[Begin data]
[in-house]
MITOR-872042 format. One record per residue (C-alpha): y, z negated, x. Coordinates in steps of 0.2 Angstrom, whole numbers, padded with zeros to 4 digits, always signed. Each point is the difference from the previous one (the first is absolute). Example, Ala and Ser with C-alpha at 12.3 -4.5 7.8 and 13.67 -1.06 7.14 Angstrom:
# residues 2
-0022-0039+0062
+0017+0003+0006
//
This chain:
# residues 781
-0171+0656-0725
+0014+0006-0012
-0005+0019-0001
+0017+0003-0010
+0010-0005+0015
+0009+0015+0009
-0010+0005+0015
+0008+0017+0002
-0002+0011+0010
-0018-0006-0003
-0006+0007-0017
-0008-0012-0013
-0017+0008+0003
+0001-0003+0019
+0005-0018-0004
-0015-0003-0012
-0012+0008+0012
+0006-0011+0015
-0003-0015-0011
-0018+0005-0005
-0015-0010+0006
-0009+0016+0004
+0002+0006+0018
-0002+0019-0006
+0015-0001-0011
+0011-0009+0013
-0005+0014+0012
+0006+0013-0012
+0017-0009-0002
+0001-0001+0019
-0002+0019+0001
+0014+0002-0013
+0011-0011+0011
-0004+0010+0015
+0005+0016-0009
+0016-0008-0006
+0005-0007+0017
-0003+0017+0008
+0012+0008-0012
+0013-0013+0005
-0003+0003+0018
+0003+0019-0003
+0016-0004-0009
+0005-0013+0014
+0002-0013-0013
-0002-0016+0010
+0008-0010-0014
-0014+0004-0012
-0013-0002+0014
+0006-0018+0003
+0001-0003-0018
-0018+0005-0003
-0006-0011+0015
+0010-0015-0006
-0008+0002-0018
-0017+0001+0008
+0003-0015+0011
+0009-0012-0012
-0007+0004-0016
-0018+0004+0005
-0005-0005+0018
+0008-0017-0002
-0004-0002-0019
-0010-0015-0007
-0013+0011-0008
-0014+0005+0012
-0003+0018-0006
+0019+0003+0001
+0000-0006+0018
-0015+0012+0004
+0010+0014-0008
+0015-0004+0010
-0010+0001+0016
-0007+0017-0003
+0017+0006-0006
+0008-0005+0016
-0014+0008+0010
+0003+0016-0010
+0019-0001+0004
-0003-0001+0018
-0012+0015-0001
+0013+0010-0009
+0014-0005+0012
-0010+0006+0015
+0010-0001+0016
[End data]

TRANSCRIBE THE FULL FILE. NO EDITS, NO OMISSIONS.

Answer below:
[in-house]
MITOR-872042 format. One record per residue (C-alpha): y, z negated, x. Coordinates in steps of 0.2 Angstrom, whole numbers, padded with zeros to 4 digits, always signed. Each point is the difference from the previous one (the first is absolute). Example, Ala and Ser with C-alpha at 12.3 -4.5 7.8 and 13.67 -1.06 7.14 Angstrom:
# residues 2
-0022-0039+0062
+0017+0003+0006
//
This chain:
# residues 781
-0171+0656-0725
+0014+0006-0012
-0005+0019-0001
+0017+0003-0010
+0010-0005+0015
+0009+0015+0009
-0010+0005+0015
+0008+0017+0002
-0002+0011+0010
-0018-0006-0003
-0006+0007-0017
-0008-0012-0013
-0017+0008+0003
+0001-0003+0019
+0005-0018-0004
-0015-0003-0012
-0012+0008+0012
+0006-0011+0015
-0003-0015-0011
-0018+0005-0005
-0015-0010+0006
-0009+0016+0004
+0002+0006+0018
-0002+0019-0006
+0015-0001-0011
+0011-0009+0013
-0005+0014+0012
+0006+0013-0012
+0017-0009-0002
+0001-0001+0019
-0002+0019+0001
+0014+0002-0013
+0011-0011+0011
-0004+0010+0015
+0005+0016-0009
+0016-0008-0006
+0005-0007+0017
-0003+0017+0008
+0012+0008-0012
+0013-0013+0005
-0003+0003+0018
+0003+0019-0003
+0016-0004-0009
+0005-0013+0014
+0002-0013-0013
-0002-0016+0010
+0008-0010-0014
-0014+0004-0012
-0013-0002+0014
+0006-0018+0003
+0001-0003-0018
-0018+0005-0003
-0006-0011+0015
+0010-0015-0006
-0008+0002-0018
-0017+0001+0008
+0003-0015+0011
+0009-0012-0012
-0007+0004-0016
-0018+0004+0005
-0005-0005+0018
+0008-0017-0002
-0004-0002-0019
-0010-0015-0007
-0013+0011-0008
-0014+0005+0012
-0003+0018-0006
+0019+0003+0001
+0000-0006+0018
-0015+0012+0004
+0010+0014-0008
+0015-0004+0010
-0010+0001+0016
-0007+0017-0003
+0017+0006-0006
+0008-0005+0016
-0014+0008+0010
+0003+0016-0010
+0019-0001+0004
-0003-0001+0018
-0012+0015-0001
+0013+0010-0009
+0014-0005+0012
-0010+0006+0015
+0010-0001+0016